On June 9th, 2022, Daniel Muratore successfully defended his dissertation entitled “Emergence of Marine Biogeochemical Dynamics Across Scales Drive by Complex Microbial and Viral Communities,’’ earning his Ph.D. in quantitative biosciences.
To learn more about Daniel’s dissertation, read the abstract below.
Marine microbial populations are subject to the dual pressures of bottom-up nutrient limitation and top-down infection by abundant viruses. However, top-down and bottom-up controls do not act independently. Environmental conditions also have a large impact on the ecology and evolution of viral populations. This thesis explores the mutual feedbacks between the bottom-up and top-down drivers of marine microbial ecosystems.
The first part of this thesis studies two Lagrangian field campaigns conducted in oligotrophic gyres – one in the North Pacific and one in the Sargasso Sea. Emergent ecosystem-level diel cycles in nutrient uptake and assimilation show partitioning of key limiting resources. We also identify diel coordination of viral gene transcription across vast viral diversity.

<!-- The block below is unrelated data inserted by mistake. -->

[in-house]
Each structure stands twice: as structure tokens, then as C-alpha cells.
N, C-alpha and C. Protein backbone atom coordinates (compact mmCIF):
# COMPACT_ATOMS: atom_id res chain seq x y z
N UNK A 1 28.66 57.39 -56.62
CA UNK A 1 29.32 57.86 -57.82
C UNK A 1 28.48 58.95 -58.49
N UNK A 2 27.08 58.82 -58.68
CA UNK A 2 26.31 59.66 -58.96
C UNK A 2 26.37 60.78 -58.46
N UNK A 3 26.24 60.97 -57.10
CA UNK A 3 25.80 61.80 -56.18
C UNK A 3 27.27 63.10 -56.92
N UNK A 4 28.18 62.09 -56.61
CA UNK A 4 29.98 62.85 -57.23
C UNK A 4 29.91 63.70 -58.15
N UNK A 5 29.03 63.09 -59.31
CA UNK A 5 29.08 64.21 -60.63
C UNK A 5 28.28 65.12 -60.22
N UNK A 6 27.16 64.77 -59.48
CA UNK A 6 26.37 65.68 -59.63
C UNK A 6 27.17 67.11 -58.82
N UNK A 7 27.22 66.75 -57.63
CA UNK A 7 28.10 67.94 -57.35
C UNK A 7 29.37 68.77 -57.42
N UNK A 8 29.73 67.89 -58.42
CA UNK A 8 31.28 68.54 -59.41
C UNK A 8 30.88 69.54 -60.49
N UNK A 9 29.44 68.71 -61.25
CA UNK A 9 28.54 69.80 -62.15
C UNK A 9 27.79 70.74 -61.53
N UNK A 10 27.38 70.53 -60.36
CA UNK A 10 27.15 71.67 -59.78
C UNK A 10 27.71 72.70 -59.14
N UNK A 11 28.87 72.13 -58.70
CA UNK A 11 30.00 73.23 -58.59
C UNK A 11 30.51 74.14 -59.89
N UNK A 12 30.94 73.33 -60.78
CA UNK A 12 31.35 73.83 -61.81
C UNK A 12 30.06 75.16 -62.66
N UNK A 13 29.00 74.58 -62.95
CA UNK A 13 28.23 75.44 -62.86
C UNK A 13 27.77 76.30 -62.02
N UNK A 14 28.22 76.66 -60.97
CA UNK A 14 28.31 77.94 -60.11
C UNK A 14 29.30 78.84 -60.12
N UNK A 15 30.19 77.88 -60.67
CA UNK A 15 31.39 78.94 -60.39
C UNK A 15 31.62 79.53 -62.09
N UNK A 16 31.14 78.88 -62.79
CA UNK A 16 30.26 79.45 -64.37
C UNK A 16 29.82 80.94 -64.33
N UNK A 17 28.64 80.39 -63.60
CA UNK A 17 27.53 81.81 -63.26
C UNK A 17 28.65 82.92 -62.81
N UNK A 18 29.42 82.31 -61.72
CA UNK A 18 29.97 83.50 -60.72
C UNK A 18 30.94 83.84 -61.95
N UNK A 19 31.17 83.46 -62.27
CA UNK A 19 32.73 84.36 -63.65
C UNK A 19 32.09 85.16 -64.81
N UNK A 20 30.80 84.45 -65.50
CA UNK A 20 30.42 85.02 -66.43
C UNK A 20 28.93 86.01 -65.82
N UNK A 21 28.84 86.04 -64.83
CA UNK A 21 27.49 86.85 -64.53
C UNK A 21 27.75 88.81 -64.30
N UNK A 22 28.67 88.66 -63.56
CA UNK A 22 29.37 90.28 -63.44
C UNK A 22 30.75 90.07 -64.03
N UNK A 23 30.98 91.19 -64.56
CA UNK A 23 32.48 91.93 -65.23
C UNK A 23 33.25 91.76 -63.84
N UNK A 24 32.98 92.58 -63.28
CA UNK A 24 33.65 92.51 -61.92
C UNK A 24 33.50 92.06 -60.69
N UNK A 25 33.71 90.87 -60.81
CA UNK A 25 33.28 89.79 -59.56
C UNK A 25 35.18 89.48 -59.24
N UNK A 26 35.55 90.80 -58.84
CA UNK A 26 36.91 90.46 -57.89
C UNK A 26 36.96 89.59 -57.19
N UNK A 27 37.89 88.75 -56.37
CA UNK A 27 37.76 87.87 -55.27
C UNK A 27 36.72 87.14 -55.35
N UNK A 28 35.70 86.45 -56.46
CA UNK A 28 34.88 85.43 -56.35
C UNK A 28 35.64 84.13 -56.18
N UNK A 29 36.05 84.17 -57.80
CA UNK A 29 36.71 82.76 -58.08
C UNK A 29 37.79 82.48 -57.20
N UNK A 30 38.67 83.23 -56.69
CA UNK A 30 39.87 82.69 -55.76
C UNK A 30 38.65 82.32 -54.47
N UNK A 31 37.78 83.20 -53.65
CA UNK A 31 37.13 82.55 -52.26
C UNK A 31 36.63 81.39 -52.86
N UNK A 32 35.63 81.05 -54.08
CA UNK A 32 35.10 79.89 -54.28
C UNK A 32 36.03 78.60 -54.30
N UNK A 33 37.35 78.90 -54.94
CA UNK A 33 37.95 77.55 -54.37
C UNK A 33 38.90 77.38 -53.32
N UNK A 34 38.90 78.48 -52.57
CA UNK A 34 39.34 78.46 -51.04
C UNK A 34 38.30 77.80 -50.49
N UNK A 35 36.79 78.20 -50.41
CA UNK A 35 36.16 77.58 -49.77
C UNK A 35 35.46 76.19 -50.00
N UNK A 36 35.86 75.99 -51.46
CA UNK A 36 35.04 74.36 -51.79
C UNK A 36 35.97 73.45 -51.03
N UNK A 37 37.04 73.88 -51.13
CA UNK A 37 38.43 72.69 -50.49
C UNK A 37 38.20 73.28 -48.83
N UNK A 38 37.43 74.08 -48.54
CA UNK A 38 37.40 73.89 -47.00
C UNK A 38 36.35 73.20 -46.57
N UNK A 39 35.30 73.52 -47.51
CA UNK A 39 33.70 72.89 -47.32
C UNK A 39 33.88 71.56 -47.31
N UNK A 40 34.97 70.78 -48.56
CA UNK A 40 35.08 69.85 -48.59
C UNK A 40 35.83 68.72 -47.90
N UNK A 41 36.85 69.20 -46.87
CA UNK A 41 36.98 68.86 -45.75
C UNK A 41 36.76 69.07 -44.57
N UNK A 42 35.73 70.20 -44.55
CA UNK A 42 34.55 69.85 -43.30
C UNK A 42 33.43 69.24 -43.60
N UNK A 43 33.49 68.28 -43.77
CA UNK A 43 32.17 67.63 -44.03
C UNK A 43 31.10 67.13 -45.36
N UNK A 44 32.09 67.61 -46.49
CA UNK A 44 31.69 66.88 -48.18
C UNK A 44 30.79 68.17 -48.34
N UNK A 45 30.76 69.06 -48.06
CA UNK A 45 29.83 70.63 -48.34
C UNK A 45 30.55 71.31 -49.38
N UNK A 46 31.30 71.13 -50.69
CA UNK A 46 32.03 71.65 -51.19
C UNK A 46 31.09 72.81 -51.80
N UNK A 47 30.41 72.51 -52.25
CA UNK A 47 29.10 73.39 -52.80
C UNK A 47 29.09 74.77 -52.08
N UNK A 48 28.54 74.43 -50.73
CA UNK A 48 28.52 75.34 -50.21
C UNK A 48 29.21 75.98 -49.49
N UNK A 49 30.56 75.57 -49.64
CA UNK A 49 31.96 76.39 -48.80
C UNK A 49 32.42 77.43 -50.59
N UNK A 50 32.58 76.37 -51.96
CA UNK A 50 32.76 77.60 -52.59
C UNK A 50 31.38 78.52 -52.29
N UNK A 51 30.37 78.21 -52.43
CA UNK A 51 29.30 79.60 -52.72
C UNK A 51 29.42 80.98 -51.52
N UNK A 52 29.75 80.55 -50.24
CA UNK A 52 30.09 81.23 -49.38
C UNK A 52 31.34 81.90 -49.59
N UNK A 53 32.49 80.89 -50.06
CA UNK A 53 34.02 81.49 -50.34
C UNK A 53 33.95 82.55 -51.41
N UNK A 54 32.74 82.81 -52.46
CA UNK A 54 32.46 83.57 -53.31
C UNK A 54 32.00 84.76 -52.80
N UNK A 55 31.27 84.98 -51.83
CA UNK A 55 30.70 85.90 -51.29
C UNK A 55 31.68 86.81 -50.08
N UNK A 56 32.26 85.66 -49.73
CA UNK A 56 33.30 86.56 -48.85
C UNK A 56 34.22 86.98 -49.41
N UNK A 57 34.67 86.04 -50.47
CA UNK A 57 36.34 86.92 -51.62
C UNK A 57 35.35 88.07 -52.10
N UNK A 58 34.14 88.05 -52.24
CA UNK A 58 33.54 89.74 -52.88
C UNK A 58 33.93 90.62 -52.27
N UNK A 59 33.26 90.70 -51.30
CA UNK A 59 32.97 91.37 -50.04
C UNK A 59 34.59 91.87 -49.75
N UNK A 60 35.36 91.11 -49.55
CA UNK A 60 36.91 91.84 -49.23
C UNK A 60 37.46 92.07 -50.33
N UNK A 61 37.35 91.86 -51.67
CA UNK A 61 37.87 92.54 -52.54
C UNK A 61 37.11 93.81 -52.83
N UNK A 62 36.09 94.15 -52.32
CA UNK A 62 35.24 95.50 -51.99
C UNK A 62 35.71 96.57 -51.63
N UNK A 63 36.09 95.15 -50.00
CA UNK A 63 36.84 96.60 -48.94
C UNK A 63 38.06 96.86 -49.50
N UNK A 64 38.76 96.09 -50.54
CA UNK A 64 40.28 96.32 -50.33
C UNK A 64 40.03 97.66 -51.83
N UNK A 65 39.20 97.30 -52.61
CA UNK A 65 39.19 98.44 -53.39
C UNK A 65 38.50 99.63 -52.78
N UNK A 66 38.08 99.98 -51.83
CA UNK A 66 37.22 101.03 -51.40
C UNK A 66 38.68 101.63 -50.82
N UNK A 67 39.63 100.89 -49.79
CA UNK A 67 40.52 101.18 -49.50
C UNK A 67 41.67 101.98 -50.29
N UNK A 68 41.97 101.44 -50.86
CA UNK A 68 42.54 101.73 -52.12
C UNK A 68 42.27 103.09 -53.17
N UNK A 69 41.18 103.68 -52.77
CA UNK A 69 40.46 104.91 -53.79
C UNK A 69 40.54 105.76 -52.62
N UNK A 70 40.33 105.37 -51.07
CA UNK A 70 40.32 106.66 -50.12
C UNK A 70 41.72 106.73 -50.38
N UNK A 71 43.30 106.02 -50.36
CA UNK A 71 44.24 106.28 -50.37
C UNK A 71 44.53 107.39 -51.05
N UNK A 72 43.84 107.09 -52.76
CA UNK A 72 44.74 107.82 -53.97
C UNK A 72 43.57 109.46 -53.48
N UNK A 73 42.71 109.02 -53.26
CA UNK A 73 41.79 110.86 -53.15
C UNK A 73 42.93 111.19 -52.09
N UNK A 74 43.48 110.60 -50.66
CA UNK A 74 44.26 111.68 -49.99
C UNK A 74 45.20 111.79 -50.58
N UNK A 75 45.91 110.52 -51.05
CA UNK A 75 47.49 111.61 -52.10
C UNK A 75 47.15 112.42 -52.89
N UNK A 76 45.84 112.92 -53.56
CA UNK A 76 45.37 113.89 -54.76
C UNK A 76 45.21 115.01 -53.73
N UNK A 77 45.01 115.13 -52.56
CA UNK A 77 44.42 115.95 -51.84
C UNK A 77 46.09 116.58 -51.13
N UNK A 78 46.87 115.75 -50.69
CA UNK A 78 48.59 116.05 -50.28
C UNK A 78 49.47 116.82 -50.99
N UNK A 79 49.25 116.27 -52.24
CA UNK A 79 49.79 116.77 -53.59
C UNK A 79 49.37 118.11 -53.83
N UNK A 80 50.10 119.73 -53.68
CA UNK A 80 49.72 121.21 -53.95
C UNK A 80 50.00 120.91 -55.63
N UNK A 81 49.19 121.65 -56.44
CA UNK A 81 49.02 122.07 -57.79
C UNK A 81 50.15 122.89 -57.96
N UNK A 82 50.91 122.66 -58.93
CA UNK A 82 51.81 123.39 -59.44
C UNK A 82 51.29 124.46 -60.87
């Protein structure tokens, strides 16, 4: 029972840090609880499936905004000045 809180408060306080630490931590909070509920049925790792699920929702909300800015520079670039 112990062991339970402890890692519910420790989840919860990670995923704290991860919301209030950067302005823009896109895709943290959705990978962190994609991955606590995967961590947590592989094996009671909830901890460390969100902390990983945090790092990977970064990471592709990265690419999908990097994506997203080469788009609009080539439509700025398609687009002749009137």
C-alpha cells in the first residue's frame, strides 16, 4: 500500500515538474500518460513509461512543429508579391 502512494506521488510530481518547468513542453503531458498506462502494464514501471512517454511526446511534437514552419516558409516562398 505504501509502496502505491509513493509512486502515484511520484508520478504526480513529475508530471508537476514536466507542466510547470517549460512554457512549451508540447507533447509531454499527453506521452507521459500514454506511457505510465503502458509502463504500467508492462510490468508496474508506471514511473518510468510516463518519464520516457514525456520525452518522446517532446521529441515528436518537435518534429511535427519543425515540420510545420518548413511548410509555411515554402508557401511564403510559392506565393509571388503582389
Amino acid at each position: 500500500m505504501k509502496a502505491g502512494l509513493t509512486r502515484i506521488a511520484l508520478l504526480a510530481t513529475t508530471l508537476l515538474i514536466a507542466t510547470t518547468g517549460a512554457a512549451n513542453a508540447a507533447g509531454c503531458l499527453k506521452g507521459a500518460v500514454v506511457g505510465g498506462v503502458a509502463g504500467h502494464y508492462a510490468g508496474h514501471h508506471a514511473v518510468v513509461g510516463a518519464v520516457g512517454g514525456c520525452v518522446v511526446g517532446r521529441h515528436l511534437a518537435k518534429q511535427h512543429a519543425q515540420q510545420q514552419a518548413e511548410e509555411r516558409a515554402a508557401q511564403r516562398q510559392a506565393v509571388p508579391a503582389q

The second part studies eco-evolutionary responses of marine virus infection strategies and variable environmental conditions. A comparative metagenomic study of genomic and proteomic nitrogen content across the Eastern Tropical North Pacific oxygen minimum zone identifies genome streamlining in bacteria, archaea, and viruses across nitrogen gradients. Then, we construct and analyze a game theoretic model of the evolution of strategies for viruses and their hosts in iron-limited environments, where viruses can use specialized host iron uptake mechanisms to facilitate infection. We identify conditions for the coexistence of hosts with and without this iron uptake capacity, and viruses that do or do not leverage it for infection.